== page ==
9/10/2009

D90 Training - What Is Vignetting?


What is vignetting?

All lenses project a circular image of the subject called the "circle of illumination". A camera (film or digital) crops a portion out of the center of the circle with it's image sensor or film. Since the sensor is rectangular it only actually photographs the middle part of the projected image circle.
Some lenses, notably circular image fish-eye lenses, produce a circle which completely fits into a 24x36 (approximate) capture area while other lenses have a very wide circle and can allow image tilt or shift in the frame with no light loss.
Vignette Example
Notice how the corners in this shot are slightly darker than the subjects at the center even
though the sky would have been a constant tone. Slight light falloff in the lens causes vignetting.
Due to the physical properties of light passing through lenses it is impossible to get the same amount of light to the edges of the circle as the center ( the light going to the edges has to travel further, thus falls off more).This light fall off creates a very slight reduction of exposure on the corners of an image. This darkening in the corners is called vignetting.
Because light falls off (decreases) with the square of the distance it travels, light that travels farthest (from the lens to the edge of the circle versus from the lens to the center of the frame) will always be slightly reduced. All lenses exhibit some light fall off towards the edges but wide angle lenses as well as some telephoto zoom lenses are most prone due to their optical design. Further, a lens will generally show the most vignetting at it's widest aperture.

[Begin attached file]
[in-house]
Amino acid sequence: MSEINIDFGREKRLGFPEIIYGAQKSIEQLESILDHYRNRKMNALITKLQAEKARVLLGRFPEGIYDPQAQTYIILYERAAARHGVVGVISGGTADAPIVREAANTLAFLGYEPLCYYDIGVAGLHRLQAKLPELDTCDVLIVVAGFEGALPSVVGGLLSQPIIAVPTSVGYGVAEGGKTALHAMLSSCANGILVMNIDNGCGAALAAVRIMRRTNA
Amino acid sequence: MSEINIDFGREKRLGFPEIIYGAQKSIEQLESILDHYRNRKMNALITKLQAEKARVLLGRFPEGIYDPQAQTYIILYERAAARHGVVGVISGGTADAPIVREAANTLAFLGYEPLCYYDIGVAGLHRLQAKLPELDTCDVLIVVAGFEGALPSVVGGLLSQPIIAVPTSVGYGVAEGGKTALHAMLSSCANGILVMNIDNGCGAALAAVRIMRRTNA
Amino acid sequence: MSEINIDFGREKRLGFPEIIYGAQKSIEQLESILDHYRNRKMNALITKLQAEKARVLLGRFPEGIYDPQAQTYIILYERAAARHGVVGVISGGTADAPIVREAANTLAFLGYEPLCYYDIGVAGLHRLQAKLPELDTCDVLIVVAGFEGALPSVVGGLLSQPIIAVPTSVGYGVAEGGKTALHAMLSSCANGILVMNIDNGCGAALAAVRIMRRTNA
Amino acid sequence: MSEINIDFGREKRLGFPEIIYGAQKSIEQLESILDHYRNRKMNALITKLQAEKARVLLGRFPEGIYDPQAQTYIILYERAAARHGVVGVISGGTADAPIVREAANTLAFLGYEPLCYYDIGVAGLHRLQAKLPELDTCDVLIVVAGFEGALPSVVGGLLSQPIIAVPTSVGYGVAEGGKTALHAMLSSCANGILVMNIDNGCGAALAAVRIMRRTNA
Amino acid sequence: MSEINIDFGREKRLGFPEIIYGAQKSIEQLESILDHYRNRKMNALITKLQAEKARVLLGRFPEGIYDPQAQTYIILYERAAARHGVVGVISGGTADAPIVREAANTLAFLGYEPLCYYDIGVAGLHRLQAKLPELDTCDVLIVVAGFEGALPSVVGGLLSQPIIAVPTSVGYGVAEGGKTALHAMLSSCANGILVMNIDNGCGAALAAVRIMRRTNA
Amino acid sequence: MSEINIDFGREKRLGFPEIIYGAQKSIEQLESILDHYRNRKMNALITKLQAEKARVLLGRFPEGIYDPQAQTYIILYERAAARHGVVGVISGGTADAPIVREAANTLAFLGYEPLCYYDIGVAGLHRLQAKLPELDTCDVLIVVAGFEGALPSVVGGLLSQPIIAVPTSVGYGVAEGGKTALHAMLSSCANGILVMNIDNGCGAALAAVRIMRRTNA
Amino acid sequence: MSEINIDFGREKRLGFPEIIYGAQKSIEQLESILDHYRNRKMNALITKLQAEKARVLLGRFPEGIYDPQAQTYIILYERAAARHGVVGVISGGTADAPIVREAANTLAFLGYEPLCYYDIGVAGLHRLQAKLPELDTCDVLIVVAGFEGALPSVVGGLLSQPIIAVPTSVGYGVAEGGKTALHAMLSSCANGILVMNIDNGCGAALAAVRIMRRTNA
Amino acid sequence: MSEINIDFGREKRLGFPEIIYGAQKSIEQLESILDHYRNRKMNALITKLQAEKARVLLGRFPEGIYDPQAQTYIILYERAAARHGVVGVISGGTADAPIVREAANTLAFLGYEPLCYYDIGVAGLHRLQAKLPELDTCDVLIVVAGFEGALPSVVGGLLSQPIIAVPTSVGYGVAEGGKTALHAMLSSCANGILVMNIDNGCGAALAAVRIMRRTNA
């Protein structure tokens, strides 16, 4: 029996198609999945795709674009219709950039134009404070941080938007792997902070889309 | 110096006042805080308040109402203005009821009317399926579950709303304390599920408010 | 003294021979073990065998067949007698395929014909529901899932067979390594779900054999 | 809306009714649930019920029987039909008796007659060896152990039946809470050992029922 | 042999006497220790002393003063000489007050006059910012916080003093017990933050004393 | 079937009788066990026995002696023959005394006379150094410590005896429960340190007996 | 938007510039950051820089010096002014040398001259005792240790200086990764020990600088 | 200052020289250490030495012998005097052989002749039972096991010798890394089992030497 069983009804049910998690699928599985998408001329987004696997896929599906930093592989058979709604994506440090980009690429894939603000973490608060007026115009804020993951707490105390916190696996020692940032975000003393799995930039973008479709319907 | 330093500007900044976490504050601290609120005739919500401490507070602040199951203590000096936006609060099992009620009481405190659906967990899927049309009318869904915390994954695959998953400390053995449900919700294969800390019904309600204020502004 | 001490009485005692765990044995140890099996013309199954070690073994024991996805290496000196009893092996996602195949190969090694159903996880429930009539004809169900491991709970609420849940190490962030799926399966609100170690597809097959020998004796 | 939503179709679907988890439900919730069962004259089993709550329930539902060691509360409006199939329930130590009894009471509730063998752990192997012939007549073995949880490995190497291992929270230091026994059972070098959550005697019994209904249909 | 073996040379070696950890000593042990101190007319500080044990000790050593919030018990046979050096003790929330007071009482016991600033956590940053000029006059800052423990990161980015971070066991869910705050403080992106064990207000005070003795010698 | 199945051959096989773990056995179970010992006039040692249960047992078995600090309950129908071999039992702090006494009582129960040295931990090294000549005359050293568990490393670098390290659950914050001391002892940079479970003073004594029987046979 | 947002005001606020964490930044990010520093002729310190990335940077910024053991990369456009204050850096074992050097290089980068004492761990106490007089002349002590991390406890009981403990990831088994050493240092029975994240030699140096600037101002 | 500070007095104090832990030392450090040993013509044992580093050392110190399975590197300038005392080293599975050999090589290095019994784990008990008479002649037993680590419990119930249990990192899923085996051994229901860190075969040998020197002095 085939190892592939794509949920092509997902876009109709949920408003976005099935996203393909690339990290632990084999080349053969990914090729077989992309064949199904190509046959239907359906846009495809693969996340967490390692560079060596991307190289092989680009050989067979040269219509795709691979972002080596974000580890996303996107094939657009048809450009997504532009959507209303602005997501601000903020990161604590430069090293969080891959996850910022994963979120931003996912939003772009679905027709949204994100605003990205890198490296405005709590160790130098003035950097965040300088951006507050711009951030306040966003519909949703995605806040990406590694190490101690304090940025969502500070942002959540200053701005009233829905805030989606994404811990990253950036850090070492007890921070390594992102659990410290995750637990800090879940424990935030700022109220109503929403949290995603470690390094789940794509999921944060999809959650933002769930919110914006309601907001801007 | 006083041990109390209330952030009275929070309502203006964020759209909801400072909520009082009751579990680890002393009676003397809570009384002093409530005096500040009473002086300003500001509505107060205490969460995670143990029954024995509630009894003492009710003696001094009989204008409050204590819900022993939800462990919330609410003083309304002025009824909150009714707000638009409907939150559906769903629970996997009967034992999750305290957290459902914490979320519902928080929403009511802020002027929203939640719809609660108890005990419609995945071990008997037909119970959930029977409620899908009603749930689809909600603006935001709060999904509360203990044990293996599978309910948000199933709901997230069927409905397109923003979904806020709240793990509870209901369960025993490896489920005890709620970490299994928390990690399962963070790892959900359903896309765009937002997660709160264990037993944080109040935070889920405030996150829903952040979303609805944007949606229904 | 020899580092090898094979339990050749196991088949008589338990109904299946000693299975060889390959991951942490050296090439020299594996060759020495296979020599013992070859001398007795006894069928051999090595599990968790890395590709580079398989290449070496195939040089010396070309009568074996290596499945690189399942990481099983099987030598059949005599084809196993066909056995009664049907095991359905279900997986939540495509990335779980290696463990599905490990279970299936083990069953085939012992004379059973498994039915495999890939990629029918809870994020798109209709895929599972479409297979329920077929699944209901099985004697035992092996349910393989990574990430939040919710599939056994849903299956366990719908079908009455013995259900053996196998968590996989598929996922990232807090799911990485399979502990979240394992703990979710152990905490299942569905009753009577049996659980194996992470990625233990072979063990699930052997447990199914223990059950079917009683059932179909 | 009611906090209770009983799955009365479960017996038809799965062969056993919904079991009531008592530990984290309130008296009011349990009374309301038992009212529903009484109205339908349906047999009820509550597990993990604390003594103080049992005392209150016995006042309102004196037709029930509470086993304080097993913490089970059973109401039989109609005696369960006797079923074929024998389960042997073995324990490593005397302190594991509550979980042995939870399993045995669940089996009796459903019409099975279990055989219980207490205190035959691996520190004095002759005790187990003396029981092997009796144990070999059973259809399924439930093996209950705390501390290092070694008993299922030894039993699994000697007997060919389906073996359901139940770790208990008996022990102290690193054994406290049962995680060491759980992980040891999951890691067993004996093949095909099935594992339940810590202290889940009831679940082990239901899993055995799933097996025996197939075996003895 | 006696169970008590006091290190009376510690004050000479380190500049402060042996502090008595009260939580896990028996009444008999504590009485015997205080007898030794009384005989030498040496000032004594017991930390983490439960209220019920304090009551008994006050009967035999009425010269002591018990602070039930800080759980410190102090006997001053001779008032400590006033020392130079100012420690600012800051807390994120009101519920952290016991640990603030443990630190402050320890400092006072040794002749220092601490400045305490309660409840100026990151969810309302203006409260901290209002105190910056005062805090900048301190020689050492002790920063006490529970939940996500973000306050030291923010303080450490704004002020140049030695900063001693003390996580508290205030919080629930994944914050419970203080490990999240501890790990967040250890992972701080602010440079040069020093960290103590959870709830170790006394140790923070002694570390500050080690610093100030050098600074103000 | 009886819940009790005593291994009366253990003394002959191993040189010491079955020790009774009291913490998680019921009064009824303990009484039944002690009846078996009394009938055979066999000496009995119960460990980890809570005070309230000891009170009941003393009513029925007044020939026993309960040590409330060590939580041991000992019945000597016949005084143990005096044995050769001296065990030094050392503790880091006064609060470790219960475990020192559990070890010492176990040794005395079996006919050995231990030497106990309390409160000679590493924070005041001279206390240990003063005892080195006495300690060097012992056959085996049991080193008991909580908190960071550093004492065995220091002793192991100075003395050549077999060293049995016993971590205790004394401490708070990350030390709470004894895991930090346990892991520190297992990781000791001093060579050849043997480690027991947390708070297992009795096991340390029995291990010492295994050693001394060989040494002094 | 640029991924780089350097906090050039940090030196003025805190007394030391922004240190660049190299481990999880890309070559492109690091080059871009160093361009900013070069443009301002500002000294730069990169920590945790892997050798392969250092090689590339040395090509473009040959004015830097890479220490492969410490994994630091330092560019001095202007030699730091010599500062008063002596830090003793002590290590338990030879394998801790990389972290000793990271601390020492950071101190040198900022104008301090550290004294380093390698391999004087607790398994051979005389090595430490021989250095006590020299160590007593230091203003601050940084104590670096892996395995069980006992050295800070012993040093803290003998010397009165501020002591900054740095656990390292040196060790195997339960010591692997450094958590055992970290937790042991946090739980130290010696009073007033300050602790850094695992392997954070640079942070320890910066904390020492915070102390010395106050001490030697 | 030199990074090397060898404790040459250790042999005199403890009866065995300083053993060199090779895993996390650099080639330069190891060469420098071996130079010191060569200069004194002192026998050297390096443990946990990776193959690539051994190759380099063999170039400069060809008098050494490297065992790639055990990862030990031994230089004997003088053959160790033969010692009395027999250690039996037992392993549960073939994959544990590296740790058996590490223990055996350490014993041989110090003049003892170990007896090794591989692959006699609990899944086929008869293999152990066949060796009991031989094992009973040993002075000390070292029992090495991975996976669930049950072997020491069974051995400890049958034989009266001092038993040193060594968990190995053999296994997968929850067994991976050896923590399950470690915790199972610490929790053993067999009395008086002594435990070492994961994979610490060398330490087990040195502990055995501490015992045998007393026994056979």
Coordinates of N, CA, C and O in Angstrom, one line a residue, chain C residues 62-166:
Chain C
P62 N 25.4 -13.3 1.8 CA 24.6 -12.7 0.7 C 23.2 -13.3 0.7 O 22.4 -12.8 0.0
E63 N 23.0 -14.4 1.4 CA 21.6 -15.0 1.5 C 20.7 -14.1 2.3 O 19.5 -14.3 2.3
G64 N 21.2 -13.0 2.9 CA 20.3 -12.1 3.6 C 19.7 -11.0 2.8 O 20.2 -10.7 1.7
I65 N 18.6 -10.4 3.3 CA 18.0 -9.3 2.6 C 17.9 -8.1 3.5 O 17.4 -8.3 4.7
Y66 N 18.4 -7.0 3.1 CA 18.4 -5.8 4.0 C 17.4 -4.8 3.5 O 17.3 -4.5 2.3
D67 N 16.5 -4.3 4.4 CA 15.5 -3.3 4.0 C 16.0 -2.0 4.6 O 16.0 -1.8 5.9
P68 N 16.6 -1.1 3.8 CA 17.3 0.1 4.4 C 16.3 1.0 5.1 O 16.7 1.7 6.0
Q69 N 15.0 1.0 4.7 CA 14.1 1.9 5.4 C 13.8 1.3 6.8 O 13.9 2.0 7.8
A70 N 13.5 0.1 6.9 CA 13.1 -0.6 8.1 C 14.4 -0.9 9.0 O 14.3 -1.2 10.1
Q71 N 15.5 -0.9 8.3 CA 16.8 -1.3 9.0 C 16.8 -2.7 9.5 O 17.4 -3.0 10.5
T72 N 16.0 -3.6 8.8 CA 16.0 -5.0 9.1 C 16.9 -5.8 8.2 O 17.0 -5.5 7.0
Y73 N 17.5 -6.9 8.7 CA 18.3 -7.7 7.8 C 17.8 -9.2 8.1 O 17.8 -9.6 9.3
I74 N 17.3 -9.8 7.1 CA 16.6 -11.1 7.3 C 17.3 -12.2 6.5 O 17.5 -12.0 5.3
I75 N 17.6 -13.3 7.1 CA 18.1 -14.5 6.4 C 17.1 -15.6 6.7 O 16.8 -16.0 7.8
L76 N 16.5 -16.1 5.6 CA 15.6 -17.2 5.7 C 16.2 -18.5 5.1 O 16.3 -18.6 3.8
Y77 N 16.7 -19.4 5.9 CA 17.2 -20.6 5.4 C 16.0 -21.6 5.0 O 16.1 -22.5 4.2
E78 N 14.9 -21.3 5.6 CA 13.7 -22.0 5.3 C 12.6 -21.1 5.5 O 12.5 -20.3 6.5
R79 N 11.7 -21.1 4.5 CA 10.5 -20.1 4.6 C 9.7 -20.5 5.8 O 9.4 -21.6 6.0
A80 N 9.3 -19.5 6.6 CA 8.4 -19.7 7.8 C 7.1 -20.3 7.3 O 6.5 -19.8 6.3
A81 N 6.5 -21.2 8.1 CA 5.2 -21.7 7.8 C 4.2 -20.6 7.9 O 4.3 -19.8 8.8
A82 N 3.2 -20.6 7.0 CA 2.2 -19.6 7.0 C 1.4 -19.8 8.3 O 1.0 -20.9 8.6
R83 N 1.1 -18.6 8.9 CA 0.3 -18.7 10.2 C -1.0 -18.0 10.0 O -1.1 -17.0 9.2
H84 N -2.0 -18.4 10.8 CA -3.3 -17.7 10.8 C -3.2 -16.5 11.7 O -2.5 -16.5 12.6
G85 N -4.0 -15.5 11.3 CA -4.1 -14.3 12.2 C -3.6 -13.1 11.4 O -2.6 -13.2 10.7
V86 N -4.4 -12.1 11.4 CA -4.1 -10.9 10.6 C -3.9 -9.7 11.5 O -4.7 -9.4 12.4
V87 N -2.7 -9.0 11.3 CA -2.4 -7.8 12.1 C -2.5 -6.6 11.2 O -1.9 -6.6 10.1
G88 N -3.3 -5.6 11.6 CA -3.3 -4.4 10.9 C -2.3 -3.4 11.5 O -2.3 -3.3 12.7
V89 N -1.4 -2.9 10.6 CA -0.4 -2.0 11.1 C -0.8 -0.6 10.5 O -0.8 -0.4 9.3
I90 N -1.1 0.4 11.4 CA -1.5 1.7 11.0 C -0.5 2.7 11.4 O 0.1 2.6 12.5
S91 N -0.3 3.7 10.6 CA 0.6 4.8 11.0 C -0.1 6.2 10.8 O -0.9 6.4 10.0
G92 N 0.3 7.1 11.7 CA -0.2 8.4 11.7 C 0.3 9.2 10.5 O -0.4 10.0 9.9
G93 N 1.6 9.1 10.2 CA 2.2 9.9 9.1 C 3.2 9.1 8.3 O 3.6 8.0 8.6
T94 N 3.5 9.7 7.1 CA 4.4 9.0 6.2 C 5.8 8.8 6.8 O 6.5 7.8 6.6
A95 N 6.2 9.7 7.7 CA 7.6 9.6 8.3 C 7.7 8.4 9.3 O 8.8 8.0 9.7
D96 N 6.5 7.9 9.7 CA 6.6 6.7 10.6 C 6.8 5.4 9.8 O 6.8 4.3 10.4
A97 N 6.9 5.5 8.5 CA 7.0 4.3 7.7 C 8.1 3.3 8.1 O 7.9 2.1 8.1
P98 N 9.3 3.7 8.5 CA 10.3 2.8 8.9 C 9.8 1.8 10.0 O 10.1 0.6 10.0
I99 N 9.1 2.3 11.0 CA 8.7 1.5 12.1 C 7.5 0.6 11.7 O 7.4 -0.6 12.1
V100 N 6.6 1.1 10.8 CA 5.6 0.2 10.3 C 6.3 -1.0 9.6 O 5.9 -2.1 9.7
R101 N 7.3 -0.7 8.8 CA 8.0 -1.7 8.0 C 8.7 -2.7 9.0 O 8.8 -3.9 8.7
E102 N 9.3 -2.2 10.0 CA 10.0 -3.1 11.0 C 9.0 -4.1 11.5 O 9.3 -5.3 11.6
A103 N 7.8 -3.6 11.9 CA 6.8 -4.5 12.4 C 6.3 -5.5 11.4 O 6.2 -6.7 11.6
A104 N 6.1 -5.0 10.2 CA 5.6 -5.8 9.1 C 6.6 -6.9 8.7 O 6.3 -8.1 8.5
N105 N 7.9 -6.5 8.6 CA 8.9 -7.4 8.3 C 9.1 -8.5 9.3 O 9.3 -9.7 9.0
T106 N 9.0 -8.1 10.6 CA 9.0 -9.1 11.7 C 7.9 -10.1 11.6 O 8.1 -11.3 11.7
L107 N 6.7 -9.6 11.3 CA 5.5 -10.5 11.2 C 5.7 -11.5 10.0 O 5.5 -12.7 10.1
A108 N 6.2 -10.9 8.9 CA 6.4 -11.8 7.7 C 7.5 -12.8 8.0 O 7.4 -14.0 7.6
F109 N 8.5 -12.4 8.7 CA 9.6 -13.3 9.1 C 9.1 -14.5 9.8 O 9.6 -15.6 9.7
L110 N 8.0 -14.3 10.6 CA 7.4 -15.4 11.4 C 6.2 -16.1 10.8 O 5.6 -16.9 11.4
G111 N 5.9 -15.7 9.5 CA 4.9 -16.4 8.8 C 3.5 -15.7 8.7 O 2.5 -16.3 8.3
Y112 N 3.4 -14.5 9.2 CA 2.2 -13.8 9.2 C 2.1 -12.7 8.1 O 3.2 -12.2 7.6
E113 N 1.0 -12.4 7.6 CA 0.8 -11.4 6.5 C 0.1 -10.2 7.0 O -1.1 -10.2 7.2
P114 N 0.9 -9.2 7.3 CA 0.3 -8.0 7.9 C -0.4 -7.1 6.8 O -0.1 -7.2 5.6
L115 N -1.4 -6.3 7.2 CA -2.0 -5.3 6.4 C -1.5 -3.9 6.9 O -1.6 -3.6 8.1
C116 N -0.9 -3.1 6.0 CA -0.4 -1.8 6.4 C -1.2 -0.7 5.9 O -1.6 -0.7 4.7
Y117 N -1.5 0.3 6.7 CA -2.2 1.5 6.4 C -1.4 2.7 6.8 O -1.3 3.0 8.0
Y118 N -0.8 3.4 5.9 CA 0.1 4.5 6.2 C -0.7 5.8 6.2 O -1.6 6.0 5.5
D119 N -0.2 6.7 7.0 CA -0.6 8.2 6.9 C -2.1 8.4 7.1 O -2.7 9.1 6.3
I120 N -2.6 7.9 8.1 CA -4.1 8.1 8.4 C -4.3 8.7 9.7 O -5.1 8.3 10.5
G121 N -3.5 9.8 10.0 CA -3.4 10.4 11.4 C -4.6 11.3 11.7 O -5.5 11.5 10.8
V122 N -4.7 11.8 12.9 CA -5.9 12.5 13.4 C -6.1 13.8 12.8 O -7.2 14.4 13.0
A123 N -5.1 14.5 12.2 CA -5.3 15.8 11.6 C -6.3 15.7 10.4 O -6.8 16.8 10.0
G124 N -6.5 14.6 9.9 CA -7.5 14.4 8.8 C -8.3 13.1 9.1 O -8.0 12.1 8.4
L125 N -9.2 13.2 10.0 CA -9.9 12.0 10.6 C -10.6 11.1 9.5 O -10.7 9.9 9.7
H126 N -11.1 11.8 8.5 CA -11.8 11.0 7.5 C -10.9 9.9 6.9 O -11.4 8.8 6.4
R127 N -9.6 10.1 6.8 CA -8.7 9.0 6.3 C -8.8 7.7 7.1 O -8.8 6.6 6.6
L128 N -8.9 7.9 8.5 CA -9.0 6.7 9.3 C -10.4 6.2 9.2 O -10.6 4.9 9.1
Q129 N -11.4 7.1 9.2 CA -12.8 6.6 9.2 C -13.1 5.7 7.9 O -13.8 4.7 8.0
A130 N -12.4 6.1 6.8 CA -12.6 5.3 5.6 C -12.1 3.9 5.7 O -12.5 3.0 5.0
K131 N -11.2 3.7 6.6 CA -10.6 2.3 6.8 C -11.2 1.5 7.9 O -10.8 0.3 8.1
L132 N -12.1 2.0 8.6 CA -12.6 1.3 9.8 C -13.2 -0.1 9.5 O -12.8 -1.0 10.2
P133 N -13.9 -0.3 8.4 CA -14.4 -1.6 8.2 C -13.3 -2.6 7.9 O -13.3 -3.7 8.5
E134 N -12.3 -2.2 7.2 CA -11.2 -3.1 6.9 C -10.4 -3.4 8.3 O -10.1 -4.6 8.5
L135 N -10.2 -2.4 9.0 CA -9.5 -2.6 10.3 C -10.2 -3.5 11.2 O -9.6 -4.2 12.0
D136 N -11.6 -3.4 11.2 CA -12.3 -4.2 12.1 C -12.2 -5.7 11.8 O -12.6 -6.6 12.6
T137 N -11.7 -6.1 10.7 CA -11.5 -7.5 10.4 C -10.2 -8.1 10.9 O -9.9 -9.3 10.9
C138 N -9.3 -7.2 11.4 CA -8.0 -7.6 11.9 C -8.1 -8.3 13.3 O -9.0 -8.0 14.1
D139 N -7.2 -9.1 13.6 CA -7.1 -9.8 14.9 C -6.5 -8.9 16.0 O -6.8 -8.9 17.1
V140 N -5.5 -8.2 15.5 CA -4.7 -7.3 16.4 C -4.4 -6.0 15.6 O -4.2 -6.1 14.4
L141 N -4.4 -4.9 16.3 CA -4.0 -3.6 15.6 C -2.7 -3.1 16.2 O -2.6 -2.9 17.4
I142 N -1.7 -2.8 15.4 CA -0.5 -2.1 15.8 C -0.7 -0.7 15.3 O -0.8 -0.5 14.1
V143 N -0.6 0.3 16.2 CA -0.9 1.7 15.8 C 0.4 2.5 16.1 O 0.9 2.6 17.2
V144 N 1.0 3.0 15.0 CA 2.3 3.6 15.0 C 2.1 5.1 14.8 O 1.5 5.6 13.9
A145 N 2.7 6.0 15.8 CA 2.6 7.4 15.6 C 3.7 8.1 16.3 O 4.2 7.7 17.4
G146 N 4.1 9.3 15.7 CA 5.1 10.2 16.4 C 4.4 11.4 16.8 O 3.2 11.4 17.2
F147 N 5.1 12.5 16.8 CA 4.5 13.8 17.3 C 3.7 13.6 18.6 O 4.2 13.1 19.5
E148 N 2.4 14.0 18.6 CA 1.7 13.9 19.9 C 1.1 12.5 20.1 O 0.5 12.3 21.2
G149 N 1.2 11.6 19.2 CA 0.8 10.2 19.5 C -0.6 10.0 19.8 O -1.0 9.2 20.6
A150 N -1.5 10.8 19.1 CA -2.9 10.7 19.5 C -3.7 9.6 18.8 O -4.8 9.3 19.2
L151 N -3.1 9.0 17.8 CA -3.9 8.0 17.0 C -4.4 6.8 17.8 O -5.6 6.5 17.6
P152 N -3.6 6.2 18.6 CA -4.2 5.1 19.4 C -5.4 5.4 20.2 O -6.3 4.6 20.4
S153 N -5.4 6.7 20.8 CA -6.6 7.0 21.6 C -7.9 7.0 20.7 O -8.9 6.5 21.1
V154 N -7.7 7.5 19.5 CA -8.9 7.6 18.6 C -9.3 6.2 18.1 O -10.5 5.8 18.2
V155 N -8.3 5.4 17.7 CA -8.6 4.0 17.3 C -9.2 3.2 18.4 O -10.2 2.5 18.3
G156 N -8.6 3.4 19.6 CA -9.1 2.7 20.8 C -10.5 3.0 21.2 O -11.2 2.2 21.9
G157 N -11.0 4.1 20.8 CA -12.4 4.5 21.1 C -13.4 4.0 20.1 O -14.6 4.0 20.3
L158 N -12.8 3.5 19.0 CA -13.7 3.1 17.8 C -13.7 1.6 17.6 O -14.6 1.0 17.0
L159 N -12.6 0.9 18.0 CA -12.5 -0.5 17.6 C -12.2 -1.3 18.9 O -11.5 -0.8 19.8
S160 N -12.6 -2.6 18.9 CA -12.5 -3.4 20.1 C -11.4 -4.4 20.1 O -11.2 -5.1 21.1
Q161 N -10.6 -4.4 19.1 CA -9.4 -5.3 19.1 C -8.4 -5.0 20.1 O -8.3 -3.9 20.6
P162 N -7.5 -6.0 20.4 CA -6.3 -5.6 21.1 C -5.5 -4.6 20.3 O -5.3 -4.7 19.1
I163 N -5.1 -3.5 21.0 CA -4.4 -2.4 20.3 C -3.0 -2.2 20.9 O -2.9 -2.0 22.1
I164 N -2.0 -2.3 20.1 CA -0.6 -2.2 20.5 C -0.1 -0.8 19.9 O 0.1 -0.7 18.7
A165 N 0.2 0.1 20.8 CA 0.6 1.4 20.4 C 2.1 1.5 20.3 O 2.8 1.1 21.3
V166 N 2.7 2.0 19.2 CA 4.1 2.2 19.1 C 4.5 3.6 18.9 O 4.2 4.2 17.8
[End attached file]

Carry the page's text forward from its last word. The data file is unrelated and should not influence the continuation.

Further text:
With smaller format cameras (such as DX format D-SLR's) the light fall off is less noticeable because only the center of the circle of illumination is used. With larger format cameras (like 35mm film or FX format camera's) more of the circle is used and there will be more difference between the center of the frame and the edges.

vignetting illustration
The illustration above simulates the circle of illumination of a lens. The rectangles
approximate the capture areas of various formats. Light falloff towards the edges
can be clearly seen. In some situations the corners of the image may be almost black. This is normal.
A second type of vignetting is called Mechanical Vignetting. This is simply vignetting caused by something blocking the light path such as a filters with too thick a mount or stacking several filters together. Also, using the wrong lens hood on a lens can cause mechanical vignetting.

Reducing Vignetting

In most shooting conditions (proper exposure, normal subjects, etc.) light falloff will be minimal. However, at some f/stops, focal lengths and with some lenses it is normal to have more light falloff. If you have vignetting with a particular shot change the lens focal length or aperture (lenses shot "wide open" will have the most vignetting, so stopping down a stop or two can help) until the vignetting is minimized. While vignetting may be easy to see and reproduce in a test situation in real world shooting it is generally invisible.
For those conditions where vignetting is obvious in a photo, View NX will automatically compensate for vignetting and Capture NX2 includes a Vignette Control slider feature to further reduce the visible effect without noticeably changing the overall image.
ImageImage
Before Vignette Control
After Vignette Control

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